An etching depicting the execution of the alchemist, Georg Honauer (1572-1597) on the specially erected "Iron Gallows" in Stuttgart, April 2nd, 1597. The engraving shows a portrait of Honauer with inscription on the right side, including two small devils on pillows. On the left, the executed Honauer hangs on the gallows with a crowd of spectators gathered beneath.
Honauer was a goldsmith and alchemist. He entered the service of Duke Friedrich I of Württemberg in 1596, claiming that he could convert iron to gold. After the Duke went to considerable effort to bring the iron to Stuttgart from his armory in Mömppelgart for a transformation, Honauer panicked and fled. When Honauer was extradited back to Württemberg and was unable to transform the iron, the Duke ordered for Honauer to be executed in an unusually spectacular fashion. A gilded gallows was constructed on a stone foundation at the execution site of Wolframshalde. Built especially for Honauer, the gallows was made from 36 hundredweight iron (about two tons). This is the amount Honauer had promised to convert into gold. Honauer was brought to the scaffold in a garment covered entirely with gold tinsel and hanged.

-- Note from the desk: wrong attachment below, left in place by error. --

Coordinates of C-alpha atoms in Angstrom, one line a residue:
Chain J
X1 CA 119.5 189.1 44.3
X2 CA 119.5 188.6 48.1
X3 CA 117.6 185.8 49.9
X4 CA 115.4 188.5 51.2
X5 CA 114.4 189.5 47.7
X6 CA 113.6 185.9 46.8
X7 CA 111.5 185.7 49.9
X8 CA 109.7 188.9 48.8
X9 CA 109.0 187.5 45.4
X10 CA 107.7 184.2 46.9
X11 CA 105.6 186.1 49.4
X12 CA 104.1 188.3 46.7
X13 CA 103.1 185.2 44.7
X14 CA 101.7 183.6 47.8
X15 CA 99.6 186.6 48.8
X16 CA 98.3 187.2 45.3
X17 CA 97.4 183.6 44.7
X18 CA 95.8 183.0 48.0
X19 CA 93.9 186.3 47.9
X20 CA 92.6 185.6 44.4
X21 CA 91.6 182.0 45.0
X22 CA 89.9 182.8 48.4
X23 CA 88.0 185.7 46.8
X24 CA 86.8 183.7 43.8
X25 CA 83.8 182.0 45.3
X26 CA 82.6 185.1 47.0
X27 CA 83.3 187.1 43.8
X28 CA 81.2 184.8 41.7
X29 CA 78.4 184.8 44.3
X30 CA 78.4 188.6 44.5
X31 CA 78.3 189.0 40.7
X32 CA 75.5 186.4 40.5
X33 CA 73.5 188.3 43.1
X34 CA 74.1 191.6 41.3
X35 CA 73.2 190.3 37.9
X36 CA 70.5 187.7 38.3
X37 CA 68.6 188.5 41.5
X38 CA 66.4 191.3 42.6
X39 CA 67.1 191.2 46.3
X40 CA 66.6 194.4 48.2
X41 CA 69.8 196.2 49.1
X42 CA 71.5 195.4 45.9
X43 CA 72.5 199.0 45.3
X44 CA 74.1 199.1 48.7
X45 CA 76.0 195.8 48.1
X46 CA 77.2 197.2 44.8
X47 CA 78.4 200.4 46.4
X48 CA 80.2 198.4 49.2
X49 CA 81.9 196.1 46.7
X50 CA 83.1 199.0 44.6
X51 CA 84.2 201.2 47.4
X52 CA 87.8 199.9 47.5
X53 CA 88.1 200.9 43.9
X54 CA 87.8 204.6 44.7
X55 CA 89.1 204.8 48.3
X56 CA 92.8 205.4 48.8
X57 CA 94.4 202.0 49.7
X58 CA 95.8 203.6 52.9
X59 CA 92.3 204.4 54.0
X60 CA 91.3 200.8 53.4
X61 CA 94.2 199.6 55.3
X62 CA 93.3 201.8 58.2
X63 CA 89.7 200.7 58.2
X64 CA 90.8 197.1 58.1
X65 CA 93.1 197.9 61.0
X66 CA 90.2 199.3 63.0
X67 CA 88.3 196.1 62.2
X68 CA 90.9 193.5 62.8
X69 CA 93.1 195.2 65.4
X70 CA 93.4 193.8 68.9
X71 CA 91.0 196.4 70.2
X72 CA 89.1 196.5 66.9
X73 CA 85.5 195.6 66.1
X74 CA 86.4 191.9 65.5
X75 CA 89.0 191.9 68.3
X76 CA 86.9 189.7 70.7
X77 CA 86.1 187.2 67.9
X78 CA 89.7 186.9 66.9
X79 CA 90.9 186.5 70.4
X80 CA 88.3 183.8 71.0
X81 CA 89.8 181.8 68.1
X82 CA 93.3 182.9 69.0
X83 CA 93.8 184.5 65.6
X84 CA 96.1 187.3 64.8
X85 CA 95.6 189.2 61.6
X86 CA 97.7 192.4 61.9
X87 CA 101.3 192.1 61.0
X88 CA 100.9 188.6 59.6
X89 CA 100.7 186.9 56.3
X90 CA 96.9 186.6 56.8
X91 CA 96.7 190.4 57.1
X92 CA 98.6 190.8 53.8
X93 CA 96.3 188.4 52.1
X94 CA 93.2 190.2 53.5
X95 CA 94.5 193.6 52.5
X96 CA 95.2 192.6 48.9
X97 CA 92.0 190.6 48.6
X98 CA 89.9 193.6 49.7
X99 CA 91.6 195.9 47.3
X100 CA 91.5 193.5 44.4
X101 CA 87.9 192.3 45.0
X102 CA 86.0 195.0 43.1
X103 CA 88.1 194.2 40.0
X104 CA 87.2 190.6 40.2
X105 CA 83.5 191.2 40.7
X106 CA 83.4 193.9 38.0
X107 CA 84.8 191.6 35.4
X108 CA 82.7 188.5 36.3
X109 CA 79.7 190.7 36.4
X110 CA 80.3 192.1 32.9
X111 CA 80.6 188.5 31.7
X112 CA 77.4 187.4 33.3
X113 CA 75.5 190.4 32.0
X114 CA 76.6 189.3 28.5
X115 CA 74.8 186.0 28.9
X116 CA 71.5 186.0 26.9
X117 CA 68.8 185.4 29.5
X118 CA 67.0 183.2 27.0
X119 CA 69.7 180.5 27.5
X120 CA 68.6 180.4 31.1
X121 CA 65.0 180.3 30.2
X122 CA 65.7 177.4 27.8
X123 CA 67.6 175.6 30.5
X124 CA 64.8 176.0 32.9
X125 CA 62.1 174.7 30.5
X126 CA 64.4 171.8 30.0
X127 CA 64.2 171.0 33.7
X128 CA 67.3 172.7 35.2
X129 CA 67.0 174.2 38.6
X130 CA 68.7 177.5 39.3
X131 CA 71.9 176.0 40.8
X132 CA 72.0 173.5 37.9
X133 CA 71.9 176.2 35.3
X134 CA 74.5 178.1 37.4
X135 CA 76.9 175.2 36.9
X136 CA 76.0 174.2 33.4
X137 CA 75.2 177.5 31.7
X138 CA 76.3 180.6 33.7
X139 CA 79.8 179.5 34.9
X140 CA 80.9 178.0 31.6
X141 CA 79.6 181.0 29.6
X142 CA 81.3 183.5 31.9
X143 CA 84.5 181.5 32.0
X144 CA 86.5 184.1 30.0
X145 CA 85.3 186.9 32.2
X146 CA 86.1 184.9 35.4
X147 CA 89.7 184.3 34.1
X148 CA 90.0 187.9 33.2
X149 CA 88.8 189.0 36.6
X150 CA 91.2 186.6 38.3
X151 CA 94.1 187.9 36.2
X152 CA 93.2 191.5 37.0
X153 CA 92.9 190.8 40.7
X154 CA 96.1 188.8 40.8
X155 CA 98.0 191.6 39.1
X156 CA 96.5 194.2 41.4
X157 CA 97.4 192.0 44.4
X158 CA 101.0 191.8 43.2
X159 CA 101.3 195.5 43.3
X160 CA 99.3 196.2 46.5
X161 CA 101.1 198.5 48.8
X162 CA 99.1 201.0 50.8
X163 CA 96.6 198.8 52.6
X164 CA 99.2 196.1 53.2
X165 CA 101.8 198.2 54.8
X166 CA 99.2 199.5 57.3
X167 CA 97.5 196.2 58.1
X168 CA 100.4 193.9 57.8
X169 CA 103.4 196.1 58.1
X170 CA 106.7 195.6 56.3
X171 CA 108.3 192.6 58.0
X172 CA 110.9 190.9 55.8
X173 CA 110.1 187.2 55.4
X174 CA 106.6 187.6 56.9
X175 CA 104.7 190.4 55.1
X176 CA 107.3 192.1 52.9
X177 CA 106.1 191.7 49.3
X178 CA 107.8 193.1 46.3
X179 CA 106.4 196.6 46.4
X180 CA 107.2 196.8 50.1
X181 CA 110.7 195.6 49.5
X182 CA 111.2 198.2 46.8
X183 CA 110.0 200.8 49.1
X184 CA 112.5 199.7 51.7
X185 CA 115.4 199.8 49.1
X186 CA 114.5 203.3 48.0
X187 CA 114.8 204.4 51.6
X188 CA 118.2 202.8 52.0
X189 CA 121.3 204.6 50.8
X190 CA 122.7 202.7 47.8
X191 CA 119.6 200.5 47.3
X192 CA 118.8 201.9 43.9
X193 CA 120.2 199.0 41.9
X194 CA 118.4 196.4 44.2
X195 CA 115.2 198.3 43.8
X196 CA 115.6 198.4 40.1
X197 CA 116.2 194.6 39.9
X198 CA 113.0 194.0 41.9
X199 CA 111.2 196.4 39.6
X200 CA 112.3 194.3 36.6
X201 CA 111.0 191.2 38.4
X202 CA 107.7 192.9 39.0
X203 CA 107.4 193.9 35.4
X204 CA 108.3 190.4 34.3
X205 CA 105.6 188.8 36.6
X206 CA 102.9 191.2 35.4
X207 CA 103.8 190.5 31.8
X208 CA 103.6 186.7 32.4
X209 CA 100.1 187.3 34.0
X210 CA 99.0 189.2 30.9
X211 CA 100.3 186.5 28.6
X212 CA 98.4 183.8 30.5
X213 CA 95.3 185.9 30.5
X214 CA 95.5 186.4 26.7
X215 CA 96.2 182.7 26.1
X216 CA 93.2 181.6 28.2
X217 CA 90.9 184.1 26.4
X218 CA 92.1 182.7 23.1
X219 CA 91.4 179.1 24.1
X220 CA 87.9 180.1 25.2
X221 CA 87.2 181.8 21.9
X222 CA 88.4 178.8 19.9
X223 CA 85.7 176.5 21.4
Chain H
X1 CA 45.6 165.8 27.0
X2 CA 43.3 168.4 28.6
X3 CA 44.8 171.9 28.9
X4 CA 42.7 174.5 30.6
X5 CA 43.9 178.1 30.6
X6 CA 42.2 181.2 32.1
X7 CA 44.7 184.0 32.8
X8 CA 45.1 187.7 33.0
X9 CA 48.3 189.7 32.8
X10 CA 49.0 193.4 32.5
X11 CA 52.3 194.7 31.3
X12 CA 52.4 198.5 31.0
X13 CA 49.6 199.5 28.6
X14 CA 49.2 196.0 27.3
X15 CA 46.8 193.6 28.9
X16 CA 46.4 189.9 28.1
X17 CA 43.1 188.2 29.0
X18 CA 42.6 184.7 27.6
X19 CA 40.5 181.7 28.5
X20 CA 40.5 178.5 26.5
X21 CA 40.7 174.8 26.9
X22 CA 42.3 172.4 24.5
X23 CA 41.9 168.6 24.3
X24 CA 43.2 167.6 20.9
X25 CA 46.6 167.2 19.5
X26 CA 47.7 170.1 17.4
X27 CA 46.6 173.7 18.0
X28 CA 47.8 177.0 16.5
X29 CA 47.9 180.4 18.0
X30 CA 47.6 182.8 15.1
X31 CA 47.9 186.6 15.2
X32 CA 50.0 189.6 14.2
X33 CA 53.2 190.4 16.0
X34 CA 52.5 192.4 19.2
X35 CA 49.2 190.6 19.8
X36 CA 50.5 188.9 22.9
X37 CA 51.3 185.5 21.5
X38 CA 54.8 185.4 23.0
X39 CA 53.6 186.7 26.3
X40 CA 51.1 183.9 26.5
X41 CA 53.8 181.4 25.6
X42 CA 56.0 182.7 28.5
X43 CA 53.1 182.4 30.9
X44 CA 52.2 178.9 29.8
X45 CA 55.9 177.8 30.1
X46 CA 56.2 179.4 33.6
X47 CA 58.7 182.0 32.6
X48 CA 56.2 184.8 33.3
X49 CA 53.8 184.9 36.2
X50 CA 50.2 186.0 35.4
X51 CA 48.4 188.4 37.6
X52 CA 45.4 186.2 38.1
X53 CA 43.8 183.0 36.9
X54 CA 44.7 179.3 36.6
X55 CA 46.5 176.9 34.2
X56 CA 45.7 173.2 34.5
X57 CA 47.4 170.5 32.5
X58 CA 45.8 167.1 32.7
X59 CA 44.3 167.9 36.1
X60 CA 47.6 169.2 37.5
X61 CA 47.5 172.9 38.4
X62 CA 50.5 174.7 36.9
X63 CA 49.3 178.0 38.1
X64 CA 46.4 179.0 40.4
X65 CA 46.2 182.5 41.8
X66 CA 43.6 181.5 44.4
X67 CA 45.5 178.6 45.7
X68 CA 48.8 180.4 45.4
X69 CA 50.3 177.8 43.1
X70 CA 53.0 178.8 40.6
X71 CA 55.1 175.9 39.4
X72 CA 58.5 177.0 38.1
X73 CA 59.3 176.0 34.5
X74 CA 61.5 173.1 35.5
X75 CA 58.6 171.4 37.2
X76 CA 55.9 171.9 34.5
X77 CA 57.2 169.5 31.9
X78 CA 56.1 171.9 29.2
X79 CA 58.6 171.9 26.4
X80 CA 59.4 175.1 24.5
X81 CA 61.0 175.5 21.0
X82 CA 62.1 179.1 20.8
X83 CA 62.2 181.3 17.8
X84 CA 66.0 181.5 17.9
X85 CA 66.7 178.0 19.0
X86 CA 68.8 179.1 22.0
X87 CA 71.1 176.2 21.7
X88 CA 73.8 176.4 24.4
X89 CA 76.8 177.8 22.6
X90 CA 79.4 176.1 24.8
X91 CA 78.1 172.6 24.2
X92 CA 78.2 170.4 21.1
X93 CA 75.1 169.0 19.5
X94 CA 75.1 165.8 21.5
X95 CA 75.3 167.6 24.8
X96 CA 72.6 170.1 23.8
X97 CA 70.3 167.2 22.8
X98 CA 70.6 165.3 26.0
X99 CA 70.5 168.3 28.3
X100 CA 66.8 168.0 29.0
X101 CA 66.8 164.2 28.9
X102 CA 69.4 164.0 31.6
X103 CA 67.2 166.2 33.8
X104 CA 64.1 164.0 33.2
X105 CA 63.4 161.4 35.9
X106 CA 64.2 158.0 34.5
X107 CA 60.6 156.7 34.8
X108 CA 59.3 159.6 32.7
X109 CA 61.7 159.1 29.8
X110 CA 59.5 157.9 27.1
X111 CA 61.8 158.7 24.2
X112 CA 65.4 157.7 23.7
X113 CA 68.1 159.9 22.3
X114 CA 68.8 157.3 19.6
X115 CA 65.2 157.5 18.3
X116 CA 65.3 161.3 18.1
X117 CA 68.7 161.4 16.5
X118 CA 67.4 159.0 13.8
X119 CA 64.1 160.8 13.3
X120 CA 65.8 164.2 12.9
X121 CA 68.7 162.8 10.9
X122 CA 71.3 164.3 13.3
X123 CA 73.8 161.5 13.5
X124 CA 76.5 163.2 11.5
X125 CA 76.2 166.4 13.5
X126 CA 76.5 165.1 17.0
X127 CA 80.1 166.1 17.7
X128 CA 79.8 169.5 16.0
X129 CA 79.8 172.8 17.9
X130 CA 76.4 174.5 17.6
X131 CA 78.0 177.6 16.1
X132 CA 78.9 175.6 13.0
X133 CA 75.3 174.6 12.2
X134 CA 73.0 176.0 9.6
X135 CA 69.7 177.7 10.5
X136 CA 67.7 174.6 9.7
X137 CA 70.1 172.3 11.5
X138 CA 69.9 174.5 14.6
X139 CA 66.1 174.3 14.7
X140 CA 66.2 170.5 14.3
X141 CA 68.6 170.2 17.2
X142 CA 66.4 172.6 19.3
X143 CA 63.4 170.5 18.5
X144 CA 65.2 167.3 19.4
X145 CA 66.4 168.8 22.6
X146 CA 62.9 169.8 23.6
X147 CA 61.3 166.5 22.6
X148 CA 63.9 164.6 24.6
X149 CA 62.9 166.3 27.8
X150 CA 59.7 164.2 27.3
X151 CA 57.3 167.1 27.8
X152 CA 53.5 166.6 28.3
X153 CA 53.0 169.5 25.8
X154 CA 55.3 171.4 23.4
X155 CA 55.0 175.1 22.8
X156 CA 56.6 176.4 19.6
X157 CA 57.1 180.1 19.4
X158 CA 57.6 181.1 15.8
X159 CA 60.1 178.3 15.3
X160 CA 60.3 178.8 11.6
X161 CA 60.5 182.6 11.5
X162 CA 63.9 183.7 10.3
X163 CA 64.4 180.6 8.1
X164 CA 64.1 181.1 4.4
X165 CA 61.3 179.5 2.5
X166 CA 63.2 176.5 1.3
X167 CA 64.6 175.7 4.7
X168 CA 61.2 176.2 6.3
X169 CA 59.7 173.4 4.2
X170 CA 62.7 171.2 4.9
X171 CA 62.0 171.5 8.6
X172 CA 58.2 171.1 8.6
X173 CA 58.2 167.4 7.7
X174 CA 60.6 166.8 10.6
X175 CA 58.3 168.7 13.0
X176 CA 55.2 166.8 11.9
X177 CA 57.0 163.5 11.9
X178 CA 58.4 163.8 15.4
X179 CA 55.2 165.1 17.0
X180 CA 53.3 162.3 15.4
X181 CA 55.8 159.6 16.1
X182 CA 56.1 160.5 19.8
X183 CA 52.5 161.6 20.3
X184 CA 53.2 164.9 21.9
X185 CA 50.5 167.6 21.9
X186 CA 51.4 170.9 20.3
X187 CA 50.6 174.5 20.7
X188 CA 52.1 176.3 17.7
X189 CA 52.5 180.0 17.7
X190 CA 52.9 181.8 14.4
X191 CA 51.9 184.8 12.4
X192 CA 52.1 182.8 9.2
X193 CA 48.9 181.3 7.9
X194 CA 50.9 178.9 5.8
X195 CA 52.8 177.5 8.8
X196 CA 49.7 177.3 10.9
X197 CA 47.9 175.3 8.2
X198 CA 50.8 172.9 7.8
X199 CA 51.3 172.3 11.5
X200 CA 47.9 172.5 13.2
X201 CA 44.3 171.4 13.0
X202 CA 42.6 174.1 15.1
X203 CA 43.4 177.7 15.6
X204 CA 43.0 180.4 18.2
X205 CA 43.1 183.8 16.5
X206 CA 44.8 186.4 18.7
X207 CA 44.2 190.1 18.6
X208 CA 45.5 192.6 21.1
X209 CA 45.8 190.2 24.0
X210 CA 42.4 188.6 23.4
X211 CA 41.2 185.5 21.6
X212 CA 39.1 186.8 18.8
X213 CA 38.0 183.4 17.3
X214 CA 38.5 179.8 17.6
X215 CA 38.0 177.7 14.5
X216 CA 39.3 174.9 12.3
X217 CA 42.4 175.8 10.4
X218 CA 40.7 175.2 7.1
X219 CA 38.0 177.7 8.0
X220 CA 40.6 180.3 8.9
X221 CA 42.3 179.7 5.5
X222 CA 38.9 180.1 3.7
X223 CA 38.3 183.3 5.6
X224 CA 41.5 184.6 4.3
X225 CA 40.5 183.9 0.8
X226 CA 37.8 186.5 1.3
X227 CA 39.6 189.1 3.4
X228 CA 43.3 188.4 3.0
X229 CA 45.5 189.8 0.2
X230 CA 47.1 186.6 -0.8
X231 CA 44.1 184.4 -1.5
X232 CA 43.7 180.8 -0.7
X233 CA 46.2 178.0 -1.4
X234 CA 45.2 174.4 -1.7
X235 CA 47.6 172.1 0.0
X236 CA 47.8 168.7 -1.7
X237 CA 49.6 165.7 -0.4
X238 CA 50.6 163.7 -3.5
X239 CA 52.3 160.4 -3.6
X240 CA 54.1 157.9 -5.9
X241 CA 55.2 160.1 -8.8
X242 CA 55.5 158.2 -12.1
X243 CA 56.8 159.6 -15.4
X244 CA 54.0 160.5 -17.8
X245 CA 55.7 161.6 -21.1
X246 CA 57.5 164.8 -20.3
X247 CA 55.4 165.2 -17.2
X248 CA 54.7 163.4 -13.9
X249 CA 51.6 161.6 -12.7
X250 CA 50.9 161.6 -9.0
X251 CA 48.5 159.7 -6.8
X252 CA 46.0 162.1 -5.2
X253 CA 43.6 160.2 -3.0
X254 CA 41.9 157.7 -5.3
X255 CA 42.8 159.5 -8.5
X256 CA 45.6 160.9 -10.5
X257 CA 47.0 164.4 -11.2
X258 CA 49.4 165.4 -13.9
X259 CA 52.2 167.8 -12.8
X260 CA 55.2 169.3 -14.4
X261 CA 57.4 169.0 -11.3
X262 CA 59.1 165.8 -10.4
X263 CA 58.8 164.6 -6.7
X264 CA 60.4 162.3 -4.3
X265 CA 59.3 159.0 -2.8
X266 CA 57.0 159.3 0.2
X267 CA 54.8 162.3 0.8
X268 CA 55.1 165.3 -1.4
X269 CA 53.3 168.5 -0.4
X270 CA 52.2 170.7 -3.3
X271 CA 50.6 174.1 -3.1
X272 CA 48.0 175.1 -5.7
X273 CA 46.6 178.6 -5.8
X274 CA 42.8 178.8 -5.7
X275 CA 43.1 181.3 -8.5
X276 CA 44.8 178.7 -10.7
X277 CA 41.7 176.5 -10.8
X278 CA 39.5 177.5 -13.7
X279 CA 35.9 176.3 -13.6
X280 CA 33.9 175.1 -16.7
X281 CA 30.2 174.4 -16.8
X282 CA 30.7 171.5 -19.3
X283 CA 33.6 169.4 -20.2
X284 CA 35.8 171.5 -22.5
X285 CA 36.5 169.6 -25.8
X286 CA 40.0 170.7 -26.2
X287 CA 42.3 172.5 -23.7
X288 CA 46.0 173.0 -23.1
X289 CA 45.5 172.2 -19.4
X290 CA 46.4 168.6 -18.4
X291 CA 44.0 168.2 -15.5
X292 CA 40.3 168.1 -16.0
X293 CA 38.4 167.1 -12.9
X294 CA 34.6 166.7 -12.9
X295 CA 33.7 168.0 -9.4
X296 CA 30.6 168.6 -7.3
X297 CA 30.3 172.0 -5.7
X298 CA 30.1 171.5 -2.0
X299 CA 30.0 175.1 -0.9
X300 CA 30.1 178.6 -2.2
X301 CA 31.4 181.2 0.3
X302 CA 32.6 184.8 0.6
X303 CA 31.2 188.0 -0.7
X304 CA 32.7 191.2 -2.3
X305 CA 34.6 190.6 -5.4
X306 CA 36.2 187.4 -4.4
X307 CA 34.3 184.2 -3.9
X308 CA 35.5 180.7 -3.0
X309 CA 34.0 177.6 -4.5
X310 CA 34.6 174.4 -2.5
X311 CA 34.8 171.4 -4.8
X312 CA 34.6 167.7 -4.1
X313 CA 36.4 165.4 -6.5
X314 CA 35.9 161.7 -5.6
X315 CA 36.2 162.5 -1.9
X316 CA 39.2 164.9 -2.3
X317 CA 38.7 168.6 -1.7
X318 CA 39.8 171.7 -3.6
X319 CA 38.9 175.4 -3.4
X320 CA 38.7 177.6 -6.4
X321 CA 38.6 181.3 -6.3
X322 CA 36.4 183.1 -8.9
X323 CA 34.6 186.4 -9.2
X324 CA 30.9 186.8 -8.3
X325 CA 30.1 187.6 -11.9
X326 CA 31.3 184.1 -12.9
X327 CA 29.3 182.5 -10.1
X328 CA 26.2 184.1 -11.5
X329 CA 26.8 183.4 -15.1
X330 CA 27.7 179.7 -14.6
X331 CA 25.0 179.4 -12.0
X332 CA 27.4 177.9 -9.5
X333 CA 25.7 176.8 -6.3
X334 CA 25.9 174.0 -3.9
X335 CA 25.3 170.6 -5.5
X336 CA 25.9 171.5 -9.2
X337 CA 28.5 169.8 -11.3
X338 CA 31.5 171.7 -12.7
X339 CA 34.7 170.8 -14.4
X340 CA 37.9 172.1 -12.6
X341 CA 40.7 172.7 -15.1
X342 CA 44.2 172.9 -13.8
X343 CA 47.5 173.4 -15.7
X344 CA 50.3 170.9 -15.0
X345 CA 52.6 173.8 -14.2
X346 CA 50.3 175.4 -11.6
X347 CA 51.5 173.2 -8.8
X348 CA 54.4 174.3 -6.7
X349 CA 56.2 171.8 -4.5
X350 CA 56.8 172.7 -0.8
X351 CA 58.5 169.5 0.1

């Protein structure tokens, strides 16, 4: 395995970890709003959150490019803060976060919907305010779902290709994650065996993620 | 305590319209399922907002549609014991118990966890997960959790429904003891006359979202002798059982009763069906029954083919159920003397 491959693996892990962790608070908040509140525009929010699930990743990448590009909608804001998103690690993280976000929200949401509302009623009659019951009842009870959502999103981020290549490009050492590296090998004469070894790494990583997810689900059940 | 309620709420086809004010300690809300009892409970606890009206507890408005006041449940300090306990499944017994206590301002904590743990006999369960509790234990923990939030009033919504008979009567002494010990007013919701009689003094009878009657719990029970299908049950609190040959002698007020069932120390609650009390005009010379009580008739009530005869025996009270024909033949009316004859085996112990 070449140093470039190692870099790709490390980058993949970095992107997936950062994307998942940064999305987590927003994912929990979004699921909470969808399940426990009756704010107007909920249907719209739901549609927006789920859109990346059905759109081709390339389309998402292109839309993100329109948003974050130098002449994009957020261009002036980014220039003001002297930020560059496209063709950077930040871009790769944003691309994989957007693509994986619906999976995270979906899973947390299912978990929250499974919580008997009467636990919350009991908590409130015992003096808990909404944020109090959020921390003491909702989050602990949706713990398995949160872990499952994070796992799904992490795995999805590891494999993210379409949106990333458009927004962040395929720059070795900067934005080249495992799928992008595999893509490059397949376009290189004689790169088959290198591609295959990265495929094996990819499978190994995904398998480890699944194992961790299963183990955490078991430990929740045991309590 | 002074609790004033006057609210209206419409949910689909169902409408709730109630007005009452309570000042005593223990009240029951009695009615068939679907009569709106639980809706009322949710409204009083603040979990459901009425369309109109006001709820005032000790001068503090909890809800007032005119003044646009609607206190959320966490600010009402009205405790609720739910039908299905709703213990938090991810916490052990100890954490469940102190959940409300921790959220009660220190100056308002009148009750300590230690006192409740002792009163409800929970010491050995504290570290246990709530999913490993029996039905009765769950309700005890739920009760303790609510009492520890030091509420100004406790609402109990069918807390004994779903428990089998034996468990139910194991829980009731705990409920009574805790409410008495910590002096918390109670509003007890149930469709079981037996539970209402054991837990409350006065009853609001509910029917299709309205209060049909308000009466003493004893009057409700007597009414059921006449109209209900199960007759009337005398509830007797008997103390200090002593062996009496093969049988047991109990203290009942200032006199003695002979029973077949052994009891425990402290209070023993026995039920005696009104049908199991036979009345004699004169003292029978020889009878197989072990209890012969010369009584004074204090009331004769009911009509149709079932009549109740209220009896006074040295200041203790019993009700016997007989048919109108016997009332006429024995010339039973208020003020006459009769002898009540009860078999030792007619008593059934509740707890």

This broadside exists in a number of variants. While this is an engraving, there are at least two woodcut versions. The woodcut versions also include text. The numbered features on this engraving suggest it too had a legend. In addition, there is a variant of this engraving that lacks the sleeping demons.
The iron gallows was not dissassembled after the execution, instead it was used several other times. Most notably, on February 4, 1738, Joseph Süß Oppenheimer (1698-1738) was hanged in an iron cage on this gallows.
(sale, Reiss & Sohn Auction 202, April 2021, lot 576.)
|Place of creation|
|Original file type||TIFF|
|Rights||Public Domain Mark 1.0|
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